Cast From Life

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Stacked, 1988 Polychrome Wood 61 X 53 X 31 Inches (154.9 X 13.4 X 78.7 Cm). Edition Of 3 + 1 Ap © Courtesy of the artist & The Skarstedt Gallery
Cast From Life

20 E. 79th St.
New York, NY 10075
September 18th, 2014 - October 25th, 2014

upper east side
Tue-Fri 9-6:30; Sat 10-6


Skarstedt presents Cast From Life, an exhibition of contemporary sculpture featuring works by George Condo, Peter Fischli & David Weiss, Isa Genzken, Rachel Harrison, Mike Kelley, Martin Kippenberger, Jeff Koons, Juan Muñoz, Cady Noland, Ugo Rondinone, Thomas Schütte, and Rebecca Warren. Cast from Life examines the diverse approaches of sculptors today and explores how they capture psychological states and create narratives utilizing materials ranging from traditional cast bronze to everyday objects. The exhibition will be on view at Skarstedt (20 E. 79th Street) from September 18 through October 25, 2014.

Within the history of sculptural practice, ‘life-casting’ is as a technique through which to create a three-dimensional copy of a living body. Cast From Life loosely interprets the process of casting and examines the ways that these sculptors use various forms to mold meaning. Delving into the materiality of contemporary sculpture, the exhibition creates juxtapositions between a wide-range of today’s sculptors, drawing comparisons in their methodology.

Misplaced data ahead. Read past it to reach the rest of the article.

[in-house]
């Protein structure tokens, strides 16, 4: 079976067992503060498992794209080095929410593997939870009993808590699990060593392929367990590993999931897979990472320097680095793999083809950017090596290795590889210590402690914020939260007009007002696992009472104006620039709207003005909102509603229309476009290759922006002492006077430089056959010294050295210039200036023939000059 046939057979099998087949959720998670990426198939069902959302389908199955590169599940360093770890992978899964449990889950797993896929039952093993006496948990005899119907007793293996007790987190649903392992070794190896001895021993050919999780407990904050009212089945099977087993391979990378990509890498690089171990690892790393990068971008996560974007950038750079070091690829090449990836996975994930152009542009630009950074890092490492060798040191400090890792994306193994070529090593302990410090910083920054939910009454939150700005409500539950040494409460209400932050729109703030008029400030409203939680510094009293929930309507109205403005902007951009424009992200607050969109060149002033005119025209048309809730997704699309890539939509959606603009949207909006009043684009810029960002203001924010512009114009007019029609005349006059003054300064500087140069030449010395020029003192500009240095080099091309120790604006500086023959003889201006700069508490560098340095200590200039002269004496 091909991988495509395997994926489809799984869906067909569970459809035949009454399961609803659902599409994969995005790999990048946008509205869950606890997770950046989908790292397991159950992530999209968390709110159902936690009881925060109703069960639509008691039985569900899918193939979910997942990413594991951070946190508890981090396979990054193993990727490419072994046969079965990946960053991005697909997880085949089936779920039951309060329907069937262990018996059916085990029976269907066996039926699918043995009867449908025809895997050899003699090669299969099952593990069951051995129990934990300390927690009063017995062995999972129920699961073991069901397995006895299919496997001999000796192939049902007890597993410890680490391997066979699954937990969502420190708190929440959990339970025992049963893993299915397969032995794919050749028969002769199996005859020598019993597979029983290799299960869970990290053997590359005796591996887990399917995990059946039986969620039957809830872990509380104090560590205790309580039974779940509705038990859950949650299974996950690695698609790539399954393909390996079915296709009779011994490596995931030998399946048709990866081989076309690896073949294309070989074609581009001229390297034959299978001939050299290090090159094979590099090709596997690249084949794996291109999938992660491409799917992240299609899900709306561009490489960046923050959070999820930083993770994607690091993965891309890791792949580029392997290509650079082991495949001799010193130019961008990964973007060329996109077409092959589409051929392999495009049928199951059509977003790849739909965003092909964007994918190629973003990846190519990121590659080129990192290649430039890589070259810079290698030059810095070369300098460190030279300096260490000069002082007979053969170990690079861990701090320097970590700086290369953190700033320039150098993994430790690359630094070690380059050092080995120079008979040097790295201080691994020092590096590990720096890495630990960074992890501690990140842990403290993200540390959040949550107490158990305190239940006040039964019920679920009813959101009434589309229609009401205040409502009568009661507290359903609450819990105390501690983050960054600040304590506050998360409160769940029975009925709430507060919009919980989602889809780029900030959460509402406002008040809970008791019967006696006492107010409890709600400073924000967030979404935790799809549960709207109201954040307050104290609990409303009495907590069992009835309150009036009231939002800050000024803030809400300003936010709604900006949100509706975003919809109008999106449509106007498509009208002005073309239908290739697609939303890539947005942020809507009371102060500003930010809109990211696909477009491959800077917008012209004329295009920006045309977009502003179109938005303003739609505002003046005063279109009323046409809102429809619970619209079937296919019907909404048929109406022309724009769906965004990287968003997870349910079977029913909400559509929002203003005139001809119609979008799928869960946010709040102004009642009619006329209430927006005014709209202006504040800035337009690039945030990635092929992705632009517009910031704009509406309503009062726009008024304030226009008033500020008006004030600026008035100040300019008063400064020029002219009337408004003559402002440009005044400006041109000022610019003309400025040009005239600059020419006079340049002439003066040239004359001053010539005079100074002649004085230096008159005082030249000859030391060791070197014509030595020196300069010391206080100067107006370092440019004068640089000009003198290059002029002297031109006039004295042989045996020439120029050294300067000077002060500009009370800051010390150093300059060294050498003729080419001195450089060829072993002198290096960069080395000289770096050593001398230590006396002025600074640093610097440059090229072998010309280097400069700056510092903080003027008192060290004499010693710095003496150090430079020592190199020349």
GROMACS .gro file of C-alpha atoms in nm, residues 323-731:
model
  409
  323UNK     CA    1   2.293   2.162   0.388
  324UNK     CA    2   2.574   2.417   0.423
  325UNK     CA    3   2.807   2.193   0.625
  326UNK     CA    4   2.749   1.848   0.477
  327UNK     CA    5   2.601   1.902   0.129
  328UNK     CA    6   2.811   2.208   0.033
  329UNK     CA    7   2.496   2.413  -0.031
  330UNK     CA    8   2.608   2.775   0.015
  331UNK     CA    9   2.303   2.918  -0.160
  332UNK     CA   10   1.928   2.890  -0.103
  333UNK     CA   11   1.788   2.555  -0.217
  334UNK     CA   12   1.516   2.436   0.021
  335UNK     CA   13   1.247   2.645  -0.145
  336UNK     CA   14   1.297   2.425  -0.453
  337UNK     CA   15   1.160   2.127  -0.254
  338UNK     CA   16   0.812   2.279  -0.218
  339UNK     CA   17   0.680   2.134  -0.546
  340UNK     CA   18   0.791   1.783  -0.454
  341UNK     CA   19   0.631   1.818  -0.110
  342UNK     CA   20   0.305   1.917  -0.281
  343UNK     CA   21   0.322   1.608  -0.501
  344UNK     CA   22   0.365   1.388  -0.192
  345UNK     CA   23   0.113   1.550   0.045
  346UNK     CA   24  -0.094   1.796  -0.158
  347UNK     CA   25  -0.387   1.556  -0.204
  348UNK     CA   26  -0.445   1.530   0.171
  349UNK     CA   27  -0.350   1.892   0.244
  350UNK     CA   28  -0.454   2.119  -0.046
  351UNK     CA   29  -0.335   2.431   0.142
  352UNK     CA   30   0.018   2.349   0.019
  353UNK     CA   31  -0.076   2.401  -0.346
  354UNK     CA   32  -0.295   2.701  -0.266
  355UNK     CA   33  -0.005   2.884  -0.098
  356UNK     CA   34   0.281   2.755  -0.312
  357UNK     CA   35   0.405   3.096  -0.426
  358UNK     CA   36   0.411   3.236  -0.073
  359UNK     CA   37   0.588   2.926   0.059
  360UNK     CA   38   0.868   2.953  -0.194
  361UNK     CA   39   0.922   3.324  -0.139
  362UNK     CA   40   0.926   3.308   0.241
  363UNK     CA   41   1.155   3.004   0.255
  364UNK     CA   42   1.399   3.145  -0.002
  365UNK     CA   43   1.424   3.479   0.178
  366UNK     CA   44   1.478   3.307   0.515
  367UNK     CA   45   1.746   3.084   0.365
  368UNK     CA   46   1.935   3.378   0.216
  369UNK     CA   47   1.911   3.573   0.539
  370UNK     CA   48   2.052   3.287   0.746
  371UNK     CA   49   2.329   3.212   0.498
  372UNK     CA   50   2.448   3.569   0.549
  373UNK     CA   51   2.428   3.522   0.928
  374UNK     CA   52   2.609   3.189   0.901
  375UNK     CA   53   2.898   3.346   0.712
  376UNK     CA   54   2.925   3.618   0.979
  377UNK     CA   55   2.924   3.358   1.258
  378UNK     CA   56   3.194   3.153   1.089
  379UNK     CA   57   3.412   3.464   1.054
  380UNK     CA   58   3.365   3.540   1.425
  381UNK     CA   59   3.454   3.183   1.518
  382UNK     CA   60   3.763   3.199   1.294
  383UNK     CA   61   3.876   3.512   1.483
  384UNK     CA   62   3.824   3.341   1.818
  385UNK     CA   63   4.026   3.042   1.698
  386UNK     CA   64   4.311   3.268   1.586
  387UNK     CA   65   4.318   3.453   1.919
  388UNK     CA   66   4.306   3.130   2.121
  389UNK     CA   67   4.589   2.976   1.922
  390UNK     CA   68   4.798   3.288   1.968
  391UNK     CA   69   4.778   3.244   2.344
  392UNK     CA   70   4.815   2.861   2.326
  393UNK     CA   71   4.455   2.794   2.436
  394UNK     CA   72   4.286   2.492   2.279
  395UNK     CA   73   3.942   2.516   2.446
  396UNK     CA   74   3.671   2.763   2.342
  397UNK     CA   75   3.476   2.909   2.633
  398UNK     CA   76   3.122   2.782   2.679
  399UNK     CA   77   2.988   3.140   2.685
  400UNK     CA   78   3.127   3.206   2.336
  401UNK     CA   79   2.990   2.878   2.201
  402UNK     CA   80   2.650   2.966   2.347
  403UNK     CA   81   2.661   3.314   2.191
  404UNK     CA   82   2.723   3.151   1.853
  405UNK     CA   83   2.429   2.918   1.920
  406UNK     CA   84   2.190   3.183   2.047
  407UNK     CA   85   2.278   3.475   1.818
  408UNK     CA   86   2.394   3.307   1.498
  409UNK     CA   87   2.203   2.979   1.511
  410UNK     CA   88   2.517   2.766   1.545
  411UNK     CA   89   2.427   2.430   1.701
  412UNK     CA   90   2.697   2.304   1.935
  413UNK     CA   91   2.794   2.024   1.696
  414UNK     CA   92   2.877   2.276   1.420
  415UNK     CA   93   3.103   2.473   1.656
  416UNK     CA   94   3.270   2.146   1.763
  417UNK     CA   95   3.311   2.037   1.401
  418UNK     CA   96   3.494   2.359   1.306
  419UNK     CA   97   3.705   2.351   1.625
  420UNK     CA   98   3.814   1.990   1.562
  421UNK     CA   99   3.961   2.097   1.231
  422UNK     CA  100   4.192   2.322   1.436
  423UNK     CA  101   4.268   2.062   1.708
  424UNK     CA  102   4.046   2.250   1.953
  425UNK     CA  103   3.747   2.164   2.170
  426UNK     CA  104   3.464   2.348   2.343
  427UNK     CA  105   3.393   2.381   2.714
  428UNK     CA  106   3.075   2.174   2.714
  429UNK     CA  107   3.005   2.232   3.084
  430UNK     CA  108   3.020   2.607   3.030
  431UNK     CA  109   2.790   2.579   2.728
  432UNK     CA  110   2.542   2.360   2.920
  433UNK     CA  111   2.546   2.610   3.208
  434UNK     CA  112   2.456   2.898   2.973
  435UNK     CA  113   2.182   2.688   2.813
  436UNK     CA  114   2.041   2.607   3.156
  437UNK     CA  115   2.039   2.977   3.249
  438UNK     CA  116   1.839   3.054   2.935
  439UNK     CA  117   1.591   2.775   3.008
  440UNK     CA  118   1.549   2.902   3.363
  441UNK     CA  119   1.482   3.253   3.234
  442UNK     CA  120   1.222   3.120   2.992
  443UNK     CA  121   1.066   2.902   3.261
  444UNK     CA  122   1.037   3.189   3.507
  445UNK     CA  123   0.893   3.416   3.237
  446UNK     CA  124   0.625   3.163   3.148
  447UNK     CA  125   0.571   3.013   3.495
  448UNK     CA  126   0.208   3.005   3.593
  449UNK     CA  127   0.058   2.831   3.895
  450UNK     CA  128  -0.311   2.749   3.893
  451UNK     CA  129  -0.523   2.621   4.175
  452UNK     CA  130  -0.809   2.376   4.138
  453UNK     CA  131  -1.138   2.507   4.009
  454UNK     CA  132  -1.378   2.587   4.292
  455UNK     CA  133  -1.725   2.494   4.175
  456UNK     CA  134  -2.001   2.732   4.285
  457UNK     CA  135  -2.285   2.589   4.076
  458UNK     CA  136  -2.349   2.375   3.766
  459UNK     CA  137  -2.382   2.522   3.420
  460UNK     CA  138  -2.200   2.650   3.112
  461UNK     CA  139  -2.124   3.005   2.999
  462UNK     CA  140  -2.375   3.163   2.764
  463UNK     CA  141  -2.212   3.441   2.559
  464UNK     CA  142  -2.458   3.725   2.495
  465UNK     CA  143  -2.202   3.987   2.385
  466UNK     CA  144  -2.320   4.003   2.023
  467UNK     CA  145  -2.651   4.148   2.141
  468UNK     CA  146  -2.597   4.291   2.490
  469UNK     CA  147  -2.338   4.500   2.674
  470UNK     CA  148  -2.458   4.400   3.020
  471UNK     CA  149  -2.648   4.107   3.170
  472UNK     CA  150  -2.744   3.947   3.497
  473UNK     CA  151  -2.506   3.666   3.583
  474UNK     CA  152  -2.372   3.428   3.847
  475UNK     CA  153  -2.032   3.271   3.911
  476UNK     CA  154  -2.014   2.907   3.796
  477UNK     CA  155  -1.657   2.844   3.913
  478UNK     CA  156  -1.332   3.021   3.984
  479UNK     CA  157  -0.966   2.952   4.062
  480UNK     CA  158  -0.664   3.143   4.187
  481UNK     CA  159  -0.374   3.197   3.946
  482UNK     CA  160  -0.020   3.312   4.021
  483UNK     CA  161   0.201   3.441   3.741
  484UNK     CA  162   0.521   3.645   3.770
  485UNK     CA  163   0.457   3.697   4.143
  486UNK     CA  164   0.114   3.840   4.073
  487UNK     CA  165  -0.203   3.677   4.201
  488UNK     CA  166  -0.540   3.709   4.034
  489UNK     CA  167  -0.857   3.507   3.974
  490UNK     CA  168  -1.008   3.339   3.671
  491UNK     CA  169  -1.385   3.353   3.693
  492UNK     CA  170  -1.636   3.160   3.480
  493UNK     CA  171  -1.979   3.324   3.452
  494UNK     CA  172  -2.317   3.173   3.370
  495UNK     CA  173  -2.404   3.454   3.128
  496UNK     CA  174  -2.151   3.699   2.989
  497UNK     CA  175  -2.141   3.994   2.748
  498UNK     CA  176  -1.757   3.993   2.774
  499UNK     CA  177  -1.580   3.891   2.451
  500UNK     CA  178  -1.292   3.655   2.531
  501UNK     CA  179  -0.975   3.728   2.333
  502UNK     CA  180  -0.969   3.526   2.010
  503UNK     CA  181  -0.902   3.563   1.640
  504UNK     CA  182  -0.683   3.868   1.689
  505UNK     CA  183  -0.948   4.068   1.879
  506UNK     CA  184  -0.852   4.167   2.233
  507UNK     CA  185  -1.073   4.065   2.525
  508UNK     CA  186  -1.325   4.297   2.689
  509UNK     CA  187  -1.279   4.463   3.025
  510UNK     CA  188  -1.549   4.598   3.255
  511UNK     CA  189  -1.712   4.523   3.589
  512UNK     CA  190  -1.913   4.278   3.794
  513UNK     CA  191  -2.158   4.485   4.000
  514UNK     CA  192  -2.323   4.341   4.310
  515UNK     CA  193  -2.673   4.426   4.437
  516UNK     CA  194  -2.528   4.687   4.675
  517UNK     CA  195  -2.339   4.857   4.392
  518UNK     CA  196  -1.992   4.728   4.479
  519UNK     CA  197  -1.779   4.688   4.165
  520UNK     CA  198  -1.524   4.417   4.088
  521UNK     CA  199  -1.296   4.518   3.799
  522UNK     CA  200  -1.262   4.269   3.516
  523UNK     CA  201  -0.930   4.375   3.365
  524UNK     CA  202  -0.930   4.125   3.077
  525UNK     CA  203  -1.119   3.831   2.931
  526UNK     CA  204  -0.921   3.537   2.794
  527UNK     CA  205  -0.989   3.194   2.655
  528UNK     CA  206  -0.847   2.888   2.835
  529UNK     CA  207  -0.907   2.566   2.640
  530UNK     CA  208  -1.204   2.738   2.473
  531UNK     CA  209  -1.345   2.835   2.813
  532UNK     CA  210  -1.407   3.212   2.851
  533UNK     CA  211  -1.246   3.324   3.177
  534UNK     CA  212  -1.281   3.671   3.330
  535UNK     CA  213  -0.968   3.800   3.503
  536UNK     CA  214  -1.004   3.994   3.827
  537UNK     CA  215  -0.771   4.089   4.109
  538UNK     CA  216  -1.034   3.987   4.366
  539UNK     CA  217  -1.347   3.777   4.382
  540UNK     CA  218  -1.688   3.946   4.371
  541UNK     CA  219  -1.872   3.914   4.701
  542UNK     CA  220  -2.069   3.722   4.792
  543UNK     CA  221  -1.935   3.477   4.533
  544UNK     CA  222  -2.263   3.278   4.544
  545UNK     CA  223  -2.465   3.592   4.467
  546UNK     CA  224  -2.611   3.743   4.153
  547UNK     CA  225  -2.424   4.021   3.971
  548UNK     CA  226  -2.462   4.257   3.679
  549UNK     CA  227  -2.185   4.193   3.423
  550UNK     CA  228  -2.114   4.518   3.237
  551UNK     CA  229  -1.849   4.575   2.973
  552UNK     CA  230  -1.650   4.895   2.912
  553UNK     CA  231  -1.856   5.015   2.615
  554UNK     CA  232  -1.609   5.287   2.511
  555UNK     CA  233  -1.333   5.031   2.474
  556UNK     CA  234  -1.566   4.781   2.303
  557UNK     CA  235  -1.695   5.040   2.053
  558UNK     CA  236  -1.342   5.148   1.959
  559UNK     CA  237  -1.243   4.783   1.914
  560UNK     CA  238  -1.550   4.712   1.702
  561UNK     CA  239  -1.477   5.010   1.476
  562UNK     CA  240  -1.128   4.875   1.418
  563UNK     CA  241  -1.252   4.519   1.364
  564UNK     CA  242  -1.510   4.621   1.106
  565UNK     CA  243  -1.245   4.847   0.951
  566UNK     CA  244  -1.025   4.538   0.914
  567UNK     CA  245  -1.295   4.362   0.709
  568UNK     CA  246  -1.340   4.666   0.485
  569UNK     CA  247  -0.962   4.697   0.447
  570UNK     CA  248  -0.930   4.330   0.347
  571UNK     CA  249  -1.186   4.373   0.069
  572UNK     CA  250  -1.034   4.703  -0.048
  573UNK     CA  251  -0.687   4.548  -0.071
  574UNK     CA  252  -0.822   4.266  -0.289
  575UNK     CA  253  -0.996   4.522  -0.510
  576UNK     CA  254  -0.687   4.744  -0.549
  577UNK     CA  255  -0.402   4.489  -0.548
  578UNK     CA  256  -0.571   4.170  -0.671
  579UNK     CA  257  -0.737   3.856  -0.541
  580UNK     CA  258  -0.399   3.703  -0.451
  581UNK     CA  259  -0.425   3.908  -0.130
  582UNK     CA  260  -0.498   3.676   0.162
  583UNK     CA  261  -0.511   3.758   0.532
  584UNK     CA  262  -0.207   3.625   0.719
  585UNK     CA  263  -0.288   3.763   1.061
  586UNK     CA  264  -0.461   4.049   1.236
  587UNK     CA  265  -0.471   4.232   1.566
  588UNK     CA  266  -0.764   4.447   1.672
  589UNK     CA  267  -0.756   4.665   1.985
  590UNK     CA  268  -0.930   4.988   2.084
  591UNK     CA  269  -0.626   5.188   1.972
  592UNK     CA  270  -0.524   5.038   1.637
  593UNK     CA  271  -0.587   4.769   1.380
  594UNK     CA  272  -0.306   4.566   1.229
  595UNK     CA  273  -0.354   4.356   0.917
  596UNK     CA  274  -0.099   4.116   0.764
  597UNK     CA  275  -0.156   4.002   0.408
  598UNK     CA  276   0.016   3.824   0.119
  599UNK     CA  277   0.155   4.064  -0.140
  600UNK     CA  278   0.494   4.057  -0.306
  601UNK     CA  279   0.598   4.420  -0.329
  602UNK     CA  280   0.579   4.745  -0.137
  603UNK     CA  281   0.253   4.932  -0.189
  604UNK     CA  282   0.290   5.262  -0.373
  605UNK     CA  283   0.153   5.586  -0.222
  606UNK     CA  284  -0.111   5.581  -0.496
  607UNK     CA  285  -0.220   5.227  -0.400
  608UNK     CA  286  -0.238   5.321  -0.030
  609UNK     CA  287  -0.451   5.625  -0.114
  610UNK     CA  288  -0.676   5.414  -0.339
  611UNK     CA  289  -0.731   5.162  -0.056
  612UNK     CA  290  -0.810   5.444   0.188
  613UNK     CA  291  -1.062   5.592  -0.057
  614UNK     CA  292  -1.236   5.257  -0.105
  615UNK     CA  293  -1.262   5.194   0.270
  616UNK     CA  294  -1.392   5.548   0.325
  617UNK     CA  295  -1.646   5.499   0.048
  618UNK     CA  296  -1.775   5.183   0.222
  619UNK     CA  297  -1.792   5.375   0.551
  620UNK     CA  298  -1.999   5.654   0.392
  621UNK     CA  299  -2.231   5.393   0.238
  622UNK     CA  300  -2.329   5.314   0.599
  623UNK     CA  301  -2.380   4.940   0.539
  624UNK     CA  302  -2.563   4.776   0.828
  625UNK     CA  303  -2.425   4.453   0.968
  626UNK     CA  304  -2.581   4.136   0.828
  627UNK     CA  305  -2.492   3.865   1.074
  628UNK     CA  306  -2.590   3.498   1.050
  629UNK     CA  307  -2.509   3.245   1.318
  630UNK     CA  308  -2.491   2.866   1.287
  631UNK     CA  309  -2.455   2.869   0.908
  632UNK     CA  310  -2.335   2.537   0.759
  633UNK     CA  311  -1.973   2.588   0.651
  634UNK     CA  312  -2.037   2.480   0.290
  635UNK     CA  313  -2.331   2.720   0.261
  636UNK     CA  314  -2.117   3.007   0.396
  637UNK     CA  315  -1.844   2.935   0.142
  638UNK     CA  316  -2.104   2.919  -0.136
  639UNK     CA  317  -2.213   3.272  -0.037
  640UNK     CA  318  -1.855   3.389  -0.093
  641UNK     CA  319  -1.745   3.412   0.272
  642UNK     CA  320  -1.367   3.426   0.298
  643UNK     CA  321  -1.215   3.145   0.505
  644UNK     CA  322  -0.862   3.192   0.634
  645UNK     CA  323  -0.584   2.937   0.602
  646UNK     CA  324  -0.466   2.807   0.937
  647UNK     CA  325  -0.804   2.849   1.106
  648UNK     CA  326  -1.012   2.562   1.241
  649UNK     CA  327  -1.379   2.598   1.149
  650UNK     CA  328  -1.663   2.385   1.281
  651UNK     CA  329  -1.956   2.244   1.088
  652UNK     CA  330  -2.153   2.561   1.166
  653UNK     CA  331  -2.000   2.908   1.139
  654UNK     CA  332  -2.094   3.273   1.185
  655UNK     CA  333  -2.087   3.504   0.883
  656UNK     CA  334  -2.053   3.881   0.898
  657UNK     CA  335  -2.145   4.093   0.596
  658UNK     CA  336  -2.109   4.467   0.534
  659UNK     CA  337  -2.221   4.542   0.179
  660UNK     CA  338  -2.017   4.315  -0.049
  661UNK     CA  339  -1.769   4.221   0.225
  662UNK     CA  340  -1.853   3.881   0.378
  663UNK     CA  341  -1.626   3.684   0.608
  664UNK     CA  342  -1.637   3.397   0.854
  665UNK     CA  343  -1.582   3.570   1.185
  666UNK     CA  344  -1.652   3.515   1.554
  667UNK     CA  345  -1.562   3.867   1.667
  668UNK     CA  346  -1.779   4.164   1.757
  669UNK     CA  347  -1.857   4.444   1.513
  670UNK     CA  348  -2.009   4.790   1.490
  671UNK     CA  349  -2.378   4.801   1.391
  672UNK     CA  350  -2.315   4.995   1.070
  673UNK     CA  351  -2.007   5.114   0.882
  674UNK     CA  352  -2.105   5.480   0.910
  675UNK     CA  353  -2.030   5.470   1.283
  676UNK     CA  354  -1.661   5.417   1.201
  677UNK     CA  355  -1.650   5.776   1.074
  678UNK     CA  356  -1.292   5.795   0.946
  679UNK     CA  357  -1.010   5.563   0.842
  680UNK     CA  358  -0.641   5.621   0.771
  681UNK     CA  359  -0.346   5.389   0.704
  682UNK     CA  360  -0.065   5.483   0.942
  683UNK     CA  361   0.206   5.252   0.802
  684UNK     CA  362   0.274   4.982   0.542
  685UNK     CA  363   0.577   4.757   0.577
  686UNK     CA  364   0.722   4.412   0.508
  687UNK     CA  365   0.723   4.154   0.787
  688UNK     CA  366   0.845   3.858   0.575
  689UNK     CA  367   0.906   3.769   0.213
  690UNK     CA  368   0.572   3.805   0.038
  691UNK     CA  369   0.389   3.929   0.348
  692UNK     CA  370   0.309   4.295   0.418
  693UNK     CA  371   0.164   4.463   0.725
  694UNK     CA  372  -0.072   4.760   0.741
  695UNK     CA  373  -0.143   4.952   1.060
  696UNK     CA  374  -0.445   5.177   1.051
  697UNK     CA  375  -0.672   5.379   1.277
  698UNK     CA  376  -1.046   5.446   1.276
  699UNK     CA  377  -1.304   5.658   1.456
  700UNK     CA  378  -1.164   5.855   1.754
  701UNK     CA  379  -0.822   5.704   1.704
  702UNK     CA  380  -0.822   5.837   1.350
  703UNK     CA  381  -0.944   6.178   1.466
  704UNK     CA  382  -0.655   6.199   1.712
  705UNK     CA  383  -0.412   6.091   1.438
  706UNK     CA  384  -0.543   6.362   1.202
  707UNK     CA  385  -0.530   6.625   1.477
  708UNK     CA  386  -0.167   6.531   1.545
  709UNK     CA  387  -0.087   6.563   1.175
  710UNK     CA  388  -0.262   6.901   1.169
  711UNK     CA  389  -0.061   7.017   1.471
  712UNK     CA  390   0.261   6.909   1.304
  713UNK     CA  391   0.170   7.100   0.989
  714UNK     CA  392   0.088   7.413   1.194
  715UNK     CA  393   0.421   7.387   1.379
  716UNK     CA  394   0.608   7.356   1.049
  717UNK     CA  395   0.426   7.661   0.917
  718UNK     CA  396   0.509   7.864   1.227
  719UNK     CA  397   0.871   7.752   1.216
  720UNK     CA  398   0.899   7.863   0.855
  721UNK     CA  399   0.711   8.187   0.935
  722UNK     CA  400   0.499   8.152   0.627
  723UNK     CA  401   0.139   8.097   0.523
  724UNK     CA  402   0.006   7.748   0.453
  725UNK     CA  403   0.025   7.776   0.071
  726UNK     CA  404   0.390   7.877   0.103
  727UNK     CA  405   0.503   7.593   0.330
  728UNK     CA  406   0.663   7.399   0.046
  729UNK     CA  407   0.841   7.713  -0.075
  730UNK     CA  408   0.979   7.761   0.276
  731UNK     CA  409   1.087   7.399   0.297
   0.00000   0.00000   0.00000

The artists featured in Cast From Life all play with the long-established tenets of sculpture to go beyond straightforward replication. While created through traditional methods, Thomas Schütte’s bronze bust, Wichte (2), 2006, embodies the state of agony rather than simply conveying the physicality of the human shape. Eschewing more traditional sculptural materials in favor of yarn, Mike Kelley’s Manly Craft #4 , 1989, references the body while expressing the abject nature of the object. Hanging on the wall, the common craft material recalls a cast-off summer camp project. The appearance of material perfection in the playfully fabricated animals of Jeff Koons’Stacked, 1988, belies the craft in their wooden construction.